I’m also going to take a new approach to my recipe posts starting this year. In previous posts, I’ve taken shots of nearly every step of the recipe. While I realize that some of these photos are helpful, they’ve simply become too difficult for me to maintain. I’ve been known to take as many as 300 photos per recipe(!), which I then whittle down to 15-20 usable photos, all of which require editing and post-processing. This translates to hours of work each week that could be spent working on new recipes. So from now on I plan to post one or two photos per recipe. This is a good thing, since overall I think it’ll allow me to focus more on a couple excellent shots instead of a dozen pretty good photos. Secondly, it’ll help me to refine my recipe writing, since I’ve found that I rely too heavily on pictures to convey my meaning instead of writing clearly and succinctly.

So be on the lookout for new stuff coming your way from my little corner of the internet. I have a few great giveaways lined up to help you cook through The Ancestral Table when it releases, and I’m working out the details on how I can get out into the wild and visit some major cities soon.

For those of you in the DC area, I’m teaming up with Matt and Stacy from Paleo Parents to provide a cooking demonstration of Paleo basics; come visit us on January 24th at the Pentagon Row Sur la Table!

So once again, thanks for your readership, and I hope I’ve provided a little inspiration for your kitchen. There’s plenty more to come.

16 thoughts on “2013: Year in Review (and a look at 2014)

  1. Can’t wait for your cookbook — I love your take on nutrition and have enjoyed meeting you twice now (once at Matt and Stacey’s and the second time at Baconpalooza, where I totally voted for your dish (I loved those great tacos in the jicama “shells” too). I’ve gotten some fantastic recipes this past year from you and others and so appreciate the efforts you and other bloggers make. I know it’s a lot of work. I’ve watched you have a great year (from my limited perspective) and I’m very happy for your success. Blessings and prosperity in the coming year to you and yours!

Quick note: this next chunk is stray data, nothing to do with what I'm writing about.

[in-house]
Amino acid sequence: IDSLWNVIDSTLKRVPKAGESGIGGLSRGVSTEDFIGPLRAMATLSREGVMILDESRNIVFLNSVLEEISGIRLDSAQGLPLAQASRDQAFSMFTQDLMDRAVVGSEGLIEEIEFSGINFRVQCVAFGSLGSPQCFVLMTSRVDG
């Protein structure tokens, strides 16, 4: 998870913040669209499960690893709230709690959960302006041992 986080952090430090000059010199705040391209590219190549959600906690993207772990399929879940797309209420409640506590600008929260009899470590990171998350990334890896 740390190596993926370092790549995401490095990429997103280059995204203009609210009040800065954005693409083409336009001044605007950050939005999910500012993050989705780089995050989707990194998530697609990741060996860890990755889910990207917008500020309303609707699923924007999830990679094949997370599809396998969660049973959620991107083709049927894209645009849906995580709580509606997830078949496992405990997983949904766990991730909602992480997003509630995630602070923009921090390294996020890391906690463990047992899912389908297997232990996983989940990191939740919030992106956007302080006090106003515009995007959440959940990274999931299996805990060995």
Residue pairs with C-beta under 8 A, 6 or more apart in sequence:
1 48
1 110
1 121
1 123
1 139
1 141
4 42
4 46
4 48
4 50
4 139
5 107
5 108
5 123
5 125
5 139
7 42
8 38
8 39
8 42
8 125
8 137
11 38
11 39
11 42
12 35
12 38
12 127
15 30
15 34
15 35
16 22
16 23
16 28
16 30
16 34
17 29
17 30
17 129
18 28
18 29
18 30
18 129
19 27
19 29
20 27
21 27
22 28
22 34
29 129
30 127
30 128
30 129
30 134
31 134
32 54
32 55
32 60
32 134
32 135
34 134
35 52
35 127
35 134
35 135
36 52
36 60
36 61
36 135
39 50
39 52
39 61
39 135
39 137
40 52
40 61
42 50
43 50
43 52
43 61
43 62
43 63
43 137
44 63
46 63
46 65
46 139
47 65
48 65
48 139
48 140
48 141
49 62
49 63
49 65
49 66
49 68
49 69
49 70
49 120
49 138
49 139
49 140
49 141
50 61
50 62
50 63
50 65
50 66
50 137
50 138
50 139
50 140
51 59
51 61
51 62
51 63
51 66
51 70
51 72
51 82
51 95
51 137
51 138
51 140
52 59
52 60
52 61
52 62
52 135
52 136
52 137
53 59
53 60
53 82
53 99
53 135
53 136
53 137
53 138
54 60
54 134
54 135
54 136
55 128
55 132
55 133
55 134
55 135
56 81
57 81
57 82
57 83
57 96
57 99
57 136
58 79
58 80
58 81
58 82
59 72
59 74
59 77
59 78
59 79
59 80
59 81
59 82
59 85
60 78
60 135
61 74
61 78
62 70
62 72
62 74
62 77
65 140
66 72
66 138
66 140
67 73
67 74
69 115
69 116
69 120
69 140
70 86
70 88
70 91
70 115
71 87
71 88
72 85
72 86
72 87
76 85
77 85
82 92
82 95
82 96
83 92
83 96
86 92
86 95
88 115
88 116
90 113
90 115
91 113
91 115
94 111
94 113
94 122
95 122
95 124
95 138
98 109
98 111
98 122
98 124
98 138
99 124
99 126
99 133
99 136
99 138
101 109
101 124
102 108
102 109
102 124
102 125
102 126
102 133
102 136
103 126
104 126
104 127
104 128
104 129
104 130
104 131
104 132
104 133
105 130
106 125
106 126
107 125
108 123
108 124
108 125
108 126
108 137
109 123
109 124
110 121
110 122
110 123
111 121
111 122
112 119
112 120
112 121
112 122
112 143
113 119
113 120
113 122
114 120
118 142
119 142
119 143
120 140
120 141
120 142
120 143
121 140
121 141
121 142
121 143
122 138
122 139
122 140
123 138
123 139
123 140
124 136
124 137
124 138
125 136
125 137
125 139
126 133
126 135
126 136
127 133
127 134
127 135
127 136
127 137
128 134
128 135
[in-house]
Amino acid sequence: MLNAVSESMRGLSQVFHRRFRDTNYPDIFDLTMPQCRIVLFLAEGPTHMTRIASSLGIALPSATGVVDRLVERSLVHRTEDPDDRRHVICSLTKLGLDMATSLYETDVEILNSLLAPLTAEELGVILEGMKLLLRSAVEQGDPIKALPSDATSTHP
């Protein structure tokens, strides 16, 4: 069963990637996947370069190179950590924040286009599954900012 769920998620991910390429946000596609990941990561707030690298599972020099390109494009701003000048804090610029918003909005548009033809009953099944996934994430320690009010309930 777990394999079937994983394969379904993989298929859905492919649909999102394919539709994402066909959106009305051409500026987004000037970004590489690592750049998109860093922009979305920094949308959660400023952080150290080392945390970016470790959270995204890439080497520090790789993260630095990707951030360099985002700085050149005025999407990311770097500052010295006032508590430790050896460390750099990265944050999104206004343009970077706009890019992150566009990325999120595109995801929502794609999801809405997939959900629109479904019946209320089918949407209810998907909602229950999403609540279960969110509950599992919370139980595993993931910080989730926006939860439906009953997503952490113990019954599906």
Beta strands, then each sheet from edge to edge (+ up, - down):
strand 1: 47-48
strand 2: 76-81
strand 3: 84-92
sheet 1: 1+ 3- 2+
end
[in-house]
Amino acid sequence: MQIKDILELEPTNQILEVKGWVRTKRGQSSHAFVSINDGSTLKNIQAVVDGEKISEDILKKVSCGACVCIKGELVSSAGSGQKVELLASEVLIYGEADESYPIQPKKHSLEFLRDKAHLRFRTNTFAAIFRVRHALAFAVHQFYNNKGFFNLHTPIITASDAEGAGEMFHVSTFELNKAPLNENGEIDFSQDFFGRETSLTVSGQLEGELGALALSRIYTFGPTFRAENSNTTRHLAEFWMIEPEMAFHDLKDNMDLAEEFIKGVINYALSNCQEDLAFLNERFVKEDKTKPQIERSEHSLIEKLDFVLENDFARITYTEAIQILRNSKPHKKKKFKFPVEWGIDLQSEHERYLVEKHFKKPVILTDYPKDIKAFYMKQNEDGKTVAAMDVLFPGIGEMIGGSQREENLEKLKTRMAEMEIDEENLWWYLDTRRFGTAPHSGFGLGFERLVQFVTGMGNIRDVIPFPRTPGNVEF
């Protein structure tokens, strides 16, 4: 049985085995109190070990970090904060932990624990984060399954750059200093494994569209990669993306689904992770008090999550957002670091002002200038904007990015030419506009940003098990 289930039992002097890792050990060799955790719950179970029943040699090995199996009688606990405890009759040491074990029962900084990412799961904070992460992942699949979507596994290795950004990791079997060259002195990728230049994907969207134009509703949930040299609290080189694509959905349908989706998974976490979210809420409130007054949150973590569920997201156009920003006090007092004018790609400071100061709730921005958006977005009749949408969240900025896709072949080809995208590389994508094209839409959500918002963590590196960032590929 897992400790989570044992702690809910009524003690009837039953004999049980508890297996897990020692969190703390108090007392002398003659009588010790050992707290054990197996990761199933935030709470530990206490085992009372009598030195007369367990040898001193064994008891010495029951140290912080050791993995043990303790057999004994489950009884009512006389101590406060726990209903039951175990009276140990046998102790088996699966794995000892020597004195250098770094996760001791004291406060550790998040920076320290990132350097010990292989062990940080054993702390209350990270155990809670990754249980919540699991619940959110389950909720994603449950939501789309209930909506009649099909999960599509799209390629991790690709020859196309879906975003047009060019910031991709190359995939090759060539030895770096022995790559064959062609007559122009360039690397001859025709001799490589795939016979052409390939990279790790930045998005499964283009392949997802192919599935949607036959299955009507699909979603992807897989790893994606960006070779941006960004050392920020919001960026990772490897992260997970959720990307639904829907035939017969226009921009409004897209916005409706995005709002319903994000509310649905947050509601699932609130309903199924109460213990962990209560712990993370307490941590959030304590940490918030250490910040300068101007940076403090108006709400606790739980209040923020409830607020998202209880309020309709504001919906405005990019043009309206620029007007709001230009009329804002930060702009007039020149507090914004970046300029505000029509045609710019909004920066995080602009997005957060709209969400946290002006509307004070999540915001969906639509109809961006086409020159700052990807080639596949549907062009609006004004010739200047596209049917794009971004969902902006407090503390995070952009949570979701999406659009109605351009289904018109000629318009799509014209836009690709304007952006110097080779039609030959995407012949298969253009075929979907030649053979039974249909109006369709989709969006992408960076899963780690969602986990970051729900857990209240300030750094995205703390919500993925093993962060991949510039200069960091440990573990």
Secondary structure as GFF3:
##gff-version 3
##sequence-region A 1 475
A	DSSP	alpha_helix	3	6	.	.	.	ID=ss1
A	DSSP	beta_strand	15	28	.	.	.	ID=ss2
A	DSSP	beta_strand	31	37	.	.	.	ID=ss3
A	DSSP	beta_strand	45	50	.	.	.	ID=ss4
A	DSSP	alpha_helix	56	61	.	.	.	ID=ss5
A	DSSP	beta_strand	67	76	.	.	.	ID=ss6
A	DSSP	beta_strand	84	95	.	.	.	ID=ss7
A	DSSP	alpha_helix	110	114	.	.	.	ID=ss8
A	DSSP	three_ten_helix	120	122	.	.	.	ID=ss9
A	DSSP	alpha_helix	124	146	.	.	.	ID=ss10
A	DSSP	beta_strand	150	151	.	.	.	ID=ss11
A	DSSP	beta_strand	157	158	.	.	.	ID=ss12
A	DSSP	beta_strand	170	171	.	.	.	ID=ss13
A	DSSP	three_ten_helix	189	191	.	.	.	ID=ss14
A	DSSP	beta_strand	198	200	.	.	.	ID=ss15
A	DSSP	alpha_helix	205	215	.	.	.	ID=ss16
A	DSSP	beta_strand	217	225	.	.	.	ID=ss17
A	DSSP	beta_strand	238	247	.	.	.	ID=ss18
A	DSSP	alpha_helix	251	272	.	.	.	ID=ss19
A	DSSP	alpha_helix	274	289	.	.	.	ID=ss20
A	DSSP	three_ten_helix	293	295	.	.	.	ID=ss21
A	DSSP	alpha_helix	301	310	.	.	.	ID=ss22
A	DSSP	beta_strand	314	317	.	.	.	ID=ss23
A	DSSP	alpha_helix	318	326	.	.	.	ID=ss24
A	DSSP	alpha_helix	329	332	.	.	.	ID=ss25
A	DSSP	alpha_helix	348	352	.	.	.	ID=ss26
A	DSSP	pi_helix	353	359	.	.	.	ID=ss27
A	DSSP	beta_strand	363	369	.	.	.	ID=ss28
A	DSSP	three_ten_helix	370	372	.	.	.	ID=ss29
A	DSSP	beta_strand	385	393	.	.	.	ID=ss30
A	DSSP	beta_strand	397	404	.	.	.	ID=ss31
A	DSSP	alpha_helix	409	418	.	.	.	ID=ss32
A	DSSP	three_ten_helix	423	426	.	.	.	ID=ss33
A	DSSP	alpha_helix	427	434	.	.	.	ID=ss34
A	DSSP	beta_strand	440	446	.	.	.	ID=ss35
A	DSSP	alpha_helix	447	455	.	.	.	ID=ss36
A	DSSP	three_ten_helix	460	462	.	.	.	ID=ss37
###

2. Awesome…Outstanding Russ. I’ve enjoyed your weekly post and look forward to learning more. May 2014 be the sucess that you have had in previous years. Well done.


  3. Thanks for sharing, this was so encouraging to read! You really show how pursuing your passions and staying at it can pay off. Congratulations on the cookbook, awards, and opportunities! I’m really looking forward to seeing what 2014 has for you.

    I was wondering, do you have any formal culinary experience? You really seem to have an aptitude for the culinary arts.


  4. Congratulations on an amazing year Russ! Really looking forward to your cookbook.

    And I had always wondered about the time commitment necessary to include a (gorgeous) picture for every step of a recipe! I’ve tried to do that in the past, and it takes forever, even if the pictures are terrible (as mine always are). Plus, it totally interferes with my cooking groove; kinda hard to get into it when you have to stop every three seconds to take a picture.


    1. Alyssa, you’re right – taking photos really disrupts the cooking process, especially because I tend to move everything out of the way so that I can make the area around the subject really clean. My cookbook is also only one shot per recipe – that’s when I realized how wonderful it is to cook without a camera strapped to me the whole time. I really think that moving to a simpler approach is going to help the blog as well as my sanity :)


  5. Congratulations. I’ve been reading your blog a long time, and several of your recipes are now favorites. I can’t count how often I’ve made Chicken Marbella. And you made the perfectly right decision to cut to one photo. As a reader, I find that that multiple photos of food prep are really just obstacles that must be skipped over, unless there’s some complex cooking operation that NEEDS to be shown. Here’s to a simpler 2014!


Comments are closed.